Friday, October 02, 2009
7145: Advertising Week Tweak Five.
Earlier in the week, Ad Age editor Ken Wheaton posted a perspective on creating a Mad Men knock-off starring minority cast members to attract people of color to the industry. The idea came up during a meeting at Advertising Week. Although MultiCultClassics and others submitted comments at AdAge.com, it seemed appropriate to embellish on the thoughts here as well.
As Wheaton pointed out, the notion is not original. Marc Brownstein suggested something similar back in 2006—before Mad Men even aired—and MultiCultClassics blasted him for his cultural cluelessness.
There are plenty of reasons to question the concept. Despite the popularity of Mad Men, the advertising industry has rarely been a successful vehicle for a series. It’s not like medical dramas, courtroom proceedings or detective adventures. Contrary to the insistence of self-absorbed adfolks, as a TV subject matter, we just ain’t that interesting.
The people making the proposal also cite the career-influencing power of Darrin Stephens in Bewitched. They are usually completely oblivious to characters like Marcus Graham in the iconic Boomerang, thinking no colored people—besides Putney Swope—have ever been depicted in an ad agency.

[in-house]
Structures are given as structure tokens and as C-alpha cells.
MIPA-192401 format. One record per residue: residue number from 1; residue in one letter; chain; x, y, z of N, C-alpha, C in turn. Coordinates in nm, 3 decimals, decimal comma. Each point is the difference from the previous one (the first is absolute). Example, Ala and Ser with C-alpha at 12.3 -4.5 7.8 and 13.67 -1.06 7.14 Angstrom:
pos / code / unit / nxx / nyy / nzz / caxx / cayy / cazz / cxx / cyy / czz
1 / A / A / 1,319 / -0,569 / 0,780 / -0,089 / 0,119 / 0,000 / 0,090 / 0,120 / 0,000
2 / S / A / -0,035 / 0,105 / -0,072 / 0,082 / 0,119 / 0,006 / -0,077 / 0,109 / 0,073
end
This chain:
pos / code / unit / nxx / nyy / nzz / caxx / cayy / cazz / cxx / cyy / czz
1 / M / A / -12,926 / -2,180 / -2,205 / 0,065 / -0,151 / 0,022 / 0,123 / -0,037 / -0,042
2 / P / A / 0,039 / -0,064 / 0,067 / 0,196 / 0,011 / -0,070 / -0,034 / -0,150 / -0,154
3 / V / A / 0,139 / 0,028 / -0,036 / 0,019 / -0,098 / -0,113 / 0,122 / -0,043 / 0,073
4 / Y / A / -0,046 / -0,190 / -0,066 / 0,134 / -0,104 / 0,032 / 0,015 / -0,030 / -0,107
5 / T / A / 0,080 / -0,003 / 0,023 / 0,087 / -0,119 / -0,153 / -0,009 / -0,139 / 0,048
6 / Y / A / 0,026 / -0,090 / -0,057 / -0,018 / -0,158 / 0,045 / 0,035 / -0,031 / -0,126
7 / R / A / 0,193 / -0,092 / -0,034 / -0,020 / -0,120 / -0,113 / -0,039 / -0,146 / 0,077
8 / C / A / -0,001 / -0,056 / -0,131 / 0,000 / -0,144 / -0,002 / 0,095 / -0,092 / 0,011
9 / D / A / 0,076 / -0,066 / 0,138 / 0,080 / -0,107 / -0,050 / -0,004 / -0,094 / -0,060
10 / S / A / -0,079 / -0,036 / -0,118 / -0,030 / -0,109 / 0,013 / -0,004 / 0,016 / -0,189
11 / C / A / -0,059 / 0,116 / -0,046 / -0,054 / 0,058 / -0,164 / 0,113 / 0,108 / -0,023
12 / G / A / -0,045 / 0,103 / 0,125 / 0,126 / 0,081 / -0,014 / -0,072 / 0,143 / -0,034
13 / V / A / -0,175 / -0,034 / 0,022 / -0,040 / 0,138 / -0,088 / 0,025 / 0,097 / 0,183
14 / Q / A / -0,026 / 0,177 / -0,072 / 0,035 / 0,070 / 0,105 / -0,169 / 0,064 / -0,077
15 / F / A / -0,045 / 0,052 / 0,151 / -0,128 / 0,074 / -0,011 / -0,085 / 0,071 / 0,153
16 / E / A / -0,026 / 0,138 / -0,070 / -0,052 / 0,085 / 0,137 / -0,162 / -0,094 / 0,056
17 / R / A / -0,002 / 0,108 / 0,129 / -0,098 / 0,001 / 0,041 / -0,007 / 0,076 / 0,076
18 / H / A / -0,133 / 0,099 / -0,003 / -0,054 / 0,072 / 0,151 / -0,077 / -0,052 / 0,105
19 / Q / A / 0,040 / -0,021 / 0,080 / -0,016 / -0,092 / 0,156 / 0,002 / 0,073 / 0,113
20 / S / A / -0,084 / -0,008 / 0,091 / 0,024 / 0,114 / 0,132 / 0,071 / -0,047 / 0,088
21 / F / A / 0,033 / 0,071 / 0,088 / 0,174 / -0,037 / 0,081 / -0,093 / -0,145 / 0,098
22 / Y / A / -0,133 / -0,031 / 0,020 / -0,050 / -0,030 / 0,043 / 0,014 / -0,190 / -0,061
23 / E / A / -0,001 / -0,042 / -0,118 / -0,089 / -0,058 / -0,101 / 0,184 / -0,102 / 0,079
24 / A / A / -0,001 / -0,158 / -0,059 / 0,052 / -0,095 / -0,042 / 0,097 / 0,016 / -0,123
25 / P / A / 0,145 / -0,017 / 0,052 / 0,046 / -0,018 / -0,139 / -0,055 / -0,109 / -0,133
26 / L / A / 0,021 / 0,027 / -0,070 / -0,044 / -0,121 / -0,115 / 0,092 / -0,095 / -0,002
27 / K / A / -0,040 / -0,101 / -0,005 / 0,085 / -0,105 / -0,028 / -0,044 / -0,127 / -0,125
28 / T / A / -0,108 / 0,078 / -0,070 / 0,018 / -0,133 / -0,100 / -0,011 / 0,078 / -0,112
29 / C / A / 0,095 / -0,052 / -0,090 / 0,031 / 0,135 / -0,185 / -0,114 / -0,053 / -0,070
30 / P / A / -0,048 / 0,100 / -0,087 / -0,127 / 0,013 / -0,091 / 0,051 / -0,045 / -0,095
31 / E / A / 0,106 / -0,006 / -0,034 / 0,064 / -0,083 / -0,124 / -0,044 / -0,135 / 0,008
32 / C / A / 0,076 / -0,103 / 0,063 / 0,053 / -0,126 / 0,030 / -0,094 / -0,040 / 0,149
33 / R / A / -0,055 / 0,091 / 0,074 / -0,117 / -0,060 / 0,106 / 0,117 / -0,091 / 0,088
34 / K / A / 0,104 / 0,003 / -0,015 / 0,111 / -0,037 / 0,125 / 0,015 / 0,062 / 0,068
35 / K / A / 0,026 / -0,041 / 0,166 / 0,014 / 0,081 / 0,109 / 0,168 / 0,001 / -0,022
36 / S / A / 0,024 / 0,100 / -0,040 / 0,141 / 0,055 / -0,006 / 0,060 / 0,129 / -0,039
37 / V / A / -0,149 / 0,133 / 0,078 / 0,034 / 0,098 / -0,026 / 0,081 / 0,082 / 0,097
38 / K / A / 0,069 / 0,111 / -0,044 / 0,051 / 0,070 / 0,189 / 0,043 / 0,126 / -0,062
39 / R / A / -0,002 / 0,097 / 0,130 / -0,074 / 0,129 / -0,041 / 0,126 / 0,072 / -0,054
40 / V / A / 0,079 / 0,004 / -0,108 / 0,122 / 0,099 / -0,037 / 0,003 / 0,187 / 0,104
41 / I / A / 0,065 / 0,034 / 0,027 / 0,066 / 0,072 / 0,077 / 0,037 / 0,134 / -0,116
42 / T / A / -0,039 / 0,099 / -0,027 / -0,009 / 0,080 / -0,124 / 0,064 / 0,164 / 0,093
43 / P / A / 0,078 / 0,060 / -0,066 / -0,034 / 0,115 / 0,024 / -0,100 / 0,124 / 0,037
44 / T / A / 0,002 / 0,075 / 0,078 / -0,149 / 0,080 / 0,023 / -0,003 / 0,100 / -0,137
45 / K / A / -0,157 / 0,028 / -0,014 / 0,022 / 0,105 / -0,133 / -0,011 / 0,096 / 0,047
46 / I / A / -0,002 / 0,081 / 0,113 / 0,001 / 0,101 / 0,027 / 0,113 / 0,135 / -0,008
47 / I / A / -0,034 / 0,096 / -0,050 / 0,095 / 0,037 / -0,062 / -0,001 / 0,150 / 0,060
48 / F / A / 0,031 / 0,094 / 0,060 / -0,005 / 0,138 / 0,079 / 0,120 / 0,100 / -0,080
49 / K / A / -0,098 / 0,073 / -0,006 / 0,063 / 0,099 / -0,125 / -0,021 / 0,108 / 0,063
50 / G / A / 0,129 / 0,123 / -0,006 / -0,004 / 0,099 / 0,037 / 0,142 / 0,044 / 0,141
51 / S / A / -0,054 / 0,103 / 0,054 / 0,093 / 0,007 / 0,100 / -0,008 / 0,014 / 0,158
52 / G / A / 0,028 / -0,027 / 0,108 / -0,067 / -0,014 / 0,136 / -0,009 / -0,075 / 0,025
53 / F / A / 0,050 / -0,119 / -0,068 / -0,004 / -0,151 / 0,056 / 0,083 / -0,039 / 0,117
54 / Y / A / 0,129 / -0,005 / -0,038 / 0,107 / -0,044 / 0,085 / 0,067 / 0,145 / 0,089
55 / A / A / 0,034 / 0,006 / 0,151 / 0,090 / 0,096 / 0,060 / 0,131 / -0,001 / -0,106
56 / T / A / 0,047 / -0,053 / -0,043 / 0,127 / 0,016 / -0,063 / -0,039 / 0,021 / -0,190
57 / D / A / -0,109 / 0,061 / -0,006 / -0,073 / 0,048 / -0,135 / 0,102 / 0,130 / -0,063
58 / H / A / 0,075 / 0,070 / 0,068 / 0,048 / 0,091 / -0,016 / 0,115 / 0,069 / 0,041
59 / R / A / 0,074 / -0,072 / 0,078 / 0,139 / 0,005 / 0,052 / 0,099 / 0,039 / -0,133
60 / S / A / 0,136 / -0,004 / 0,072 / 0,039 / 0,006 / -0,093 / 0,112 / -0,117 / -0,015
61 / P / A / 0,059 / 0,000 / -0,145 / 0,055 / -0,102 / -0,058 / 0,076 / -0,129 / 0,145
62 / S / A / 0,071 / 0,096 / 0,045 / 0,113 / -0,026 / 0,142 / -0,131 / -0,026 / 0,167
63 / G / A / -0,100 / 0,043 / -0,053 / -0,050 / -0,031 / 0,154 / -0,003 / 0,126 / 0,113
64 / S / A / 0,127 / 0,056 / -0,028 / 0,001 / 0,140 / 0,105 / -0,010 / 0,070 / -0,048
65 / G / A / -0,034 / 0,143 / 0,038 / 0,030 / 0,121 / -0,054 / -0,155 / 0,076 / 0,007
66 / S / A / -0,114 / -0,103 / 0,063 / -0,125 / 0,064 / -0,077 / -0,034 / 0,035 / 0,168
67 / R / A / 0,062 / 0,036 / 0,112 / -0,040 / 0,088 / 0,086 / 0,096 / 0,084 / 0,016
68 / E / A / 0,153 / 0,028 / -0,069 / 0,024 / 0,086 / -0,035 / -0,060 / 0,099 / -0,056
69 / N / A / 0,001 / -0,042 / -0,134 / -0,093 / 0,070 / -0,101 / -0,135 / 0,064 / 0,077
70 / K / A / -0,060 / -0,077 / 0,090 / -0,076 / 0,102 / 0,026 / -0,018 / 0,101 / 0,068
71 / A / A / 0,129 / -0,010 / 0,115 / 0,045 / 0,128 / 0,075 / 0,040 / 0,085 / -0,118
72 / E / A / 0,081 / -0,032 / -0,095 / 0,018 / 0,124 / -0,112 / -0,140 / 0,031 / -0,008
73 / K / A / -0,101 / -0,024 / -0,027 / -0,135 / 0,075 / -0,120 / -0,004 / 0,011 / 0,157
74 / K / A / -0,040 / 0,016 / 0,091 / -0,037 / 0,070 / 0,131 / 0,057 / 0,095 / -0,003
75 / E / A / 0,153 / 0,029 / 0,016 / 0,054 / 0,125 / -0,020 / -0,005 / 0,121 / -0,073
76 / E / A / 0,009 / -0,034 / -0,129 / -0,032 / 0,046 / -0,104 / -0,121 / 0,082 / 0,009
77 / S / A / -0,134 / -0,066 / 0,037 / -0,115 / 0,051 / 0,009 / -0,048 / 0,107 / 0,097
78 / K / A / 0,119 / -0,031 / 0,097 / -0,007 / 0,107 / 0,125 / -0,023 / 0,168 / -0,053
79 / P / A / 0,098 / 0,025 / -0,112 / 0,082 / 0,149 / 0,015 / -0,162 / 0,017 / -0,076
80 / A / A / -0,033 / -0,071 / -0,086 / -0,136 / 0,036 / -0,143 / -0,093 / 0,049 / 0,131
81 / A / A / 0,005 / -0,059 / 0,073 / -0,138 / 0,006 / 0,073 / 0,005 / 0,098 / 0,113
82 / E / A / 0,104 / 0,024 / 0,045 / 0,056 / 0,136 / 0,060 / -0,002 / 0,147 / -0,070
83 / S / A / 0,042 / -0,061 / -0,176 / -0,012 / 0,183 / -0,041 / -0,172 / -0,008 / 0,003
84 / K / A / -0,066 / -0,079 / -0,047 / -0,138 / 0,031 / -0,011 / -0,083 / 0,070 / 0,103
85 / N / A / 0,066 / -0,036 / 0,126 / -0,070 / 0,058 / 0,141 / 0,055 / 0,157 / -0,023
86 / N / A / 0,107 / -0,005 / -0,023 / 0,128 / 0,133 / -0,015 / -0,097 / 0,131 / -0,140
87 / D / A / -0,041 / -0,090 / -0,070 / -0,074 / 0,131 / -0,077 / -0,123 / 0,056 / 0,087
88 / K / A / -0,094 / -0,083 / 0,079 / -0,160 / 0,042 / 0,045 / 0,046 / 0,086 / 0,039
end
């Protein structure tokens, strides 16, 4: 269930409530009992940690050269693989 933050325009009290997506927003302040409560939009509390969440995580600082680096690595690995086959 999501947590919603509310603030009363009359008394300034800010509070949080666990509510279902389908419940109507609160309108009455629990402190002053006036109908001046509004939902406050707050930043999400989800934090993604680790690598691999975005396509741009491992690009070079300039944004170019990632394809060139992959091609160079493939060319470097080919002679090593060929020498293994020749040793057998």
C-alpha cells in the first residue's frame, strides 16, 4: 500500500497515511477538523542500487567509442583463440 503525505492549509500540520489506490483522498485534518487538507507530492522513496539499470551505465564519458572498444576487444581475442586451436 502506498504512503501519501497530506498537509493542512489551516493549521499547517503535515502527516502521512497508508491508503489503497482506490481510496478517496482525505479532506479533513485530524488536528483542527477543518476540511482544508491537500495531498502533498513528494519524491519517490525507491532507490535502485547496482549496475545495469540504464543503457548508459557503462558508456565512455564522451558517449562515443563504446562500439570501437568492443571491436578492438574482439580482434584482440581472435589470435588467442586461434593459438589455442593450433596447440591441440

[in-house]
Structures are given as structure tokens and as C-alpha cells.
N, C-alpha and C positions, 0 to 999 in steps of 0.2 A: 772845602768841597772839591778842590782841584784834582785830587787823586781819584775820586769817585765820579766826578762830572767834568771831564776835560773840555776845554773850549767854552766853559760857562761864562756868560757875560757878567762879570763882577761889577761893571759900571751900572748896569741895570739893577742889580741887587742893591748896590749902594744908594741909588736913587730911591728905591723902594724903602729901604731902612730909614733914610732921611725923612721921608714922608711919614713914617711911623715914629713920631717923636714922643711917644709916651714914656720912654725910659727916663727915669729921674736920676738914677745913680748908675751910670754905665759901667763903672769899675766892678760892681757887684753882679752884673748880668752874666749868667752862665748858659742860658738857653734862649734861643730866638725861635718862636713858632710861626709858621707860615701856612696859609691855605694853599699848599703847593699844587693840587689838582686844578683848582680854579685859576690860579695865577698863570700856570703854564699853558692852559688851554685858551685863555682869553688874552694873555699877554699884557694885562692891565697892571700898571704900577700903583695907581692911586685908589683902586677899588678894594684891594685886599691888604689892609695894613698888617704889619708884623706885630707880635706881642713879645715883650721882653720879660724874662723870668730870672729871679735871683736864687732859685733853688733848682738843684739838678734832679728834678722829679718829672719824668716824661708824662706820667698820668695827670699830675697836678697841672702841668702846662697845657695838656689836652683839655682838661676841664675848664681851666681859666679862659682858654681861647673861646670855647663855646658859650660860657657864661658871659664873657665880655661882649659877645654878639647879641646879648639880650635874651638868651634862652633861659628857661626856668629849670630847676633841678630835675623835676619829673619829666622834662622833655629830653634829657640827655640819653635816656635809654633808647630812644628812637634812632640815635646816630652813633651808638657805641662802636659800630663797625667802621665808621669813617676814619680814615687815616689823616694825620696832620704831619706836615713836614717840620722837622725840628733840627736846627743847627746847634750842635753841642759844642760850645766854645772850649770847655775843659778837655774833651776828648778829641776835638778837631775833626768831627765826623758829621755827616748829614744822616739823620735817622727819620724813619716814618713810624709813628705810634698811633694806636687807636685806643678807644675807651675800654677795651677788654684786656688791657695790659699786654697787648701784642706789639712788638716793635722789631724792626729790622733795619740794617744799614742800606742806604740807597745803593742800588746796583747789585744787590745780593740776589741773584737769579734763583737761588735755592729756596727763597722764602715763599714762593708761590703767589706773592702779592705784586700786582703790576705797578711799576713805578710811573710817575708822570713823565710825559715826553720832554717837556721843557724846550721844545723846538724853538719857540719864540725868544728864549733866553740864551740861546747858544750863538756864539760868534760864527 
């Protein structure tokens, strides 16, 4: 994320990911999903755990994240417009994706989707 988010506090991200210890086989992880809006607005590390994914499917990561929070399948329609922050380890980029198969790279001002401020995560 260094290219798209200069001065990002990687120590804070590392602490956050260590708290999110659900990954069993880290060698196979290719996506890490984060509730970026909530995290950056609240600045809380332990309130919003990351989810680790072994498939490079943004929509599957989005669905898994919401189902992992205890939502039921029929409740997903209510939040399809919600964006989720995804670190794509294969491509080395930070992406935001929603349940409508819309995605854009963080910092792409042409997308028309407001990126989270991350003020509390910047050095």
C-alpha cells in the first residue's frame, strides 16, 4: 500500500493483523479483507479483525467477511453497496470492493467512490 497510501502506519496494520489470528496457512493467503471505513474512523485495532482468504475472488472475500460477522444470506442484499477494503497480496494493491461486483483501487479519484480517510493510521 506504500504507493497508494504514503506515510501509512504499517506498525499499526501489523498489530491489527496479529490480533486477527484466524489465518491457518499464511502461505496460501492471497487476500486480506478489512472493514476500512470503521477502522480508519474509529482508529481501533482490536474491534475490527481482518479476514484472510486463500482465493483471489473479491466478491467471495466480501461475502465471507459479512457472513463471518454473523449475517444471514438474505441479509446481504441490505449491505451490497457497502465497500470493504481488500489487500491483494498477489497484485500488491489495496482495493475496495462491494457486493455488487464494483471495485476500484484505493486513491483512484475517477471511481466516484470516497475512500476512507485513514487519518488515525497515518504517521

Additionally, a colored version of Mad Men would ironically pale in comparison to the real deal—almost similar to the way minority shops are viewed as wannabes versus the general market agencies.
Besides, aren’t there already enough efforts designed to lure minority youth? From internships to Adversity, the kids are covered. Can we please stop focusing all our energy on wooing students from the inner city? And if you really believe a Mad Men knock-off would also lure minority mid- to senior-level executives, well, that is Pollyannaish.
Stocking up on seasoned minorities continues to be a conveniently forgotten issue. Plus, it’s pretty sad that anyone would think of financing an entertainment vehicle while the Howard University initiative struggles to collect necessary funding.
Finally, these types of pipe dreams ignore the true problem. Madison Avenue doesn’t need a fantasy program to charm minorities. Rather, Whites in our industry need to be reprogrammed in order to establish an environment where minorities feel welcome. Of course, Whites will overreact to that statement, believing they’re being labeled as racist. That’s not the case at all. But they have repeatedly demonstrated—and openly admitted—that they are clueless about cultures outside of their own. It’s not minorities who must change; instead, it’s the ruling majority.
Madison Avenue must stop emulating Mad Men.